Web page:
The Politics of Religious Lobbies in the European Union

1 January 2010 – 30 June 2011

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Principal Investigator: Dr Lucian Leustean

ESRC Small Research Grant: £70,622

Summary of Findings


Religious lobbies? Lobbying for religion? Is ‘lobbying’ the right term to use in relation to religion? Reaching a consensus on the terminology concerning the role of churches in the European Union and their dialogue with European institutions is a contested issue. Most religious communities in contact with European institutions dissociate themselves from the process of traditional lobbying practiced by other groups, preferring instead to consider themselves in a different category. It is a key task of this project to analyse whether the activity of religious communities can be labelled as traditional lobbying in the European Union and to find the most appropriate term.

This project investigates the activities of religious communities in Brussels in the wider context of interest representation. There is an extensive literature on interest representation in the construction of the European Union and this project contextualises the dialogue of religious communities with European institutions within existing academic scholarship.

Project abstract

Political controversies on the ‘Treaty Establishing a Constitution for Europe’ and disputes over religious symbols in the public sphere show that religion has become more visible in the corridors of European institutions. Religious communities are part of the EU bureaucratic system, and their presence in Brussels has increased dramatically in the last decade. Sixty-seven groups have now officially entered into dialogue with the European Commission and many of them have opened offices in Brussels.

This project investigates the mechanisms and prospects of religious representation at EU decision-making level. Through a comparative analysis of religious communities in Brussels, the project addresses the following questions:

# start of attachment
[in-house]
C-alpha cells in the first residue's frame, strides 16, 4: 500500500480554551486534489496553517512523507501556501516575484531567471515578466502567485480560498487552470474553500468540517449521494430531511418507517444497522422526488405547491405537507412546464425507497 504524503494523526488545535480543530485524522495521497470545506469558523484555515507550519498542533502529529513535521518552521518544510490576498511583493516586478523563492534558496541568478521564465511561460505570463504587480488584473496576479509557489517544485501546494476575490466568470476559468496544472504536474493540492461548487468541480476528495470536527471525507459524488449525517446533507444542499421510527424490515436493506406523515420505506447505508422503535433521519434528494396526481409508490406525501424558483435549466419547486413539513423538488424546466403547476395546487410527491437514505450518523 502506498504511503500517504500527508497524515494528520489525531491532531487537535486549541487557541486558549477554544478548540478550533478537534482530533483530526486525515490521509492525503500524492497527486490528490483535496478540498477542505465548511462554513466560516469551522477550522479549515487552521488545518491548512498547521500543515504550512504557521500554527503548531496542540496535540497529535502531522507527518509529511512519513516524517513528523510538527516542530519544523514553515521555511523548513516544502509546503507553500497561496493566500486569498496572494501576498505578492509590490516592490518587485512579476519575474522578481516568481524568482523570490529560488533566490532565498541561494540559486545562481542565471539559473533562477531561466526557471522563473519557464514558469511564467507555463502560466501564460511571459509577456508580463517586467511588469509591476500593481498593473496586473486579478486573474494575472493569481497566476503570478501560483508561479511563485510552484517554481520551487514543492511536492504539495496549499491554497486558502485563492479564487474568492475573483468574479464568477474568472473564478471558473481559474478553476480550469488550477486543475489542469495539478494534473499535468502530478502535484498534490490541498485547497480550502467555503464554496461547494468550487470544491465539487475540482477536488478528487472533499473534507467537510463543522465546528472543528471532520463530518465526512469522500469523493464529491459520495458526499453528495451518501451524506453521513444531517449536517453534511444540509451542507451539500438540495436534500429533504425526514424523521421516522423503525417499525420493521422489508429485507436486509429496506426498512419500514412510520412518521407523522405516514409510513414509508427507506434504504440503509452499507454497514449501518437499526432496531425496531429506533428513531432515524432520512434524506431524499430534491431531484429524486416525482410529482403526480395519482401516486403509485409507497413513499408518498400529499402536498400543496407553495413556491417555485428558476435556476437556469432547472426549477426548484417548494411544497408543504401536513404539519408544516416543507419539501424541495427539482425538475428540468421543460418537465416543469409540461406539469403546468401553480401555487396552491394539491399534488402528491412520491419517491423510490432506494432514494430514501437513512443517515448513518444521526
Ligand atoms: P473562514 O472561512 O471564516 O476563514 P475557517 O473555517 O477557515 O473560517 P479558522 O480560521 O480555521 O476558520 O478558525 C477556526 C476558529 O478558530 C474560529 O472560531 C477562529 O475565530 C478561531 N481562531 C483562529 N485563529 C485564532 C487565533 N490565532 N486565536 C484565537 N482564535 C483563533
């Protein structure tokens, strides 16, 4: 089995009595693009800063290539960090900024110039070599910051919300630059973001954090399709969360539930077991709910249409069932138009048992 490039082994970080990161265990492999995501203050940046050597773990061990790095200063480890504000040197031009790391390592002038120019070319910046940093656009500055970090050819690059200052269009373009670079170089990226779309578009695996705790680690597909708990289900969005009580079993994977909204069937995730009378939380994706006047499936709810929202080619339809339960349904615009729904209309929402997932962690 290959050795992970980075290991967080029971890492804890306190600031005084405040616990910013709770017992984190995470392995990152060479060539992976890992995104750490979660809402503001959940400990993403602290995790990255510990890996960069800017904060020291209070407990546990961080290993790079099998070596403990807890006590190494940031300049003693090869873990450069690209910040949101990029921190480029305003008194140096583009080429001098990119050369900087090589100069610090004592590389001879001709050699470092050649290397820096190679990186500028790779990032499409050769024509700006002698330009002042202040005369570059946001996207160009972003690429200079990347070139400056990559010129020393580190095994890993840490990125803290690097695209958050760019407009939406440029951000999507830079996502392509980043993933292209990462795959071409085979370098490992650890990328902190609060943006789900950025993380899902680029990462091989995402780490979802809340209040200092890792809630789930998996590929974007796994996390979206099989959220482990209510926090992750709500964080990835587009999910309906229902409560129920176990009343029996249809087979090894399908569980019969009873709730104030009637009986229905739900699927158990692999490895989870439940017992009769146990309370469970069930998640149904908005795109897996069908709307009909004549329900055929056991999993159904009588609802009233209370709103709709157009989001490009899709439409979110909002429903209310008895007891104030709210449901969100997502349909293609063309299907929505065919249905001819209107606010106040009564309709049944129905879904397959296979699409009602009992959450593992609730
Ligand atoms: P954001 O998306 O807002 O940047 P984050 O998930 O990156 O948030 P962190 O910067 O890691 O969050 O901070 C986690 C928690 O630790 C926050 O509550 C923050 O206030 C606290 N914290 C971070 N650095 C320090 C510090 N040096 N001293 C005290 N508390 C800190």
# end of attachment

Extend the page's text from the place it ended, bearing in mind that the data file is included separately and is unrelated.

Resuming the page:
1. How do (trans)national religious communities approach European institutions?
  2. What are the rationale and the mechanisms of religious interest representation?
  3. How are religious values transposed into political strategies?
  4. And, how has the construction of the European Union been influenced by religious communities?

The project challenges the predominant perception that religious communities have had little impact on the process of European integration. It investigates the role of religious communities in the construction of the European Union by focusing on relations between religious policy practitioners and EU technocrats from the Second World War until today.

It draws on qualitative and quantitative data; interviews with religious policy practitioners and EU technocrats; unpublished archival material; official declarations of religious and EU bodies; national legislation on religion; codes of conduct; and the European Values Survey and the European Social Survey.


The project will support a conference on ‘Does God Matter? Representing Religion in the European Union and the United States’ which will bring together academics and religious policy practitioners from both sides of the Atlantic. The conference has two aims:

  1. Firstly, it will investigate the ways in which various religious communities perceive the idea of a United Europe (from historical, sociological, political science and juridical perspectives).
  2. Secondly, it will examine the ways in which religious communities present their positions and influence political strategies in the European Union and the United States. 

A call for papers will be distributed soon and further details will be available on this website.


Dr Lucian Leustean welcomes enquires on this project. He can be contacted by email at l.leustean@aston.ac.uk or by post:

Dr Lucian Leustean, Lecturer in Politics and International Relations, School of Languages and Social Sciences, Aston University, Birmingham B4 7ET, UK.

ESRC details

This project is supported by the Economic and Social Research Council (ESRC), the UK’s leading research and training agency in social sciences.

ESRC Small Research Grant (RES-000-22-3821): £70,622 (Indexed Total Costs).


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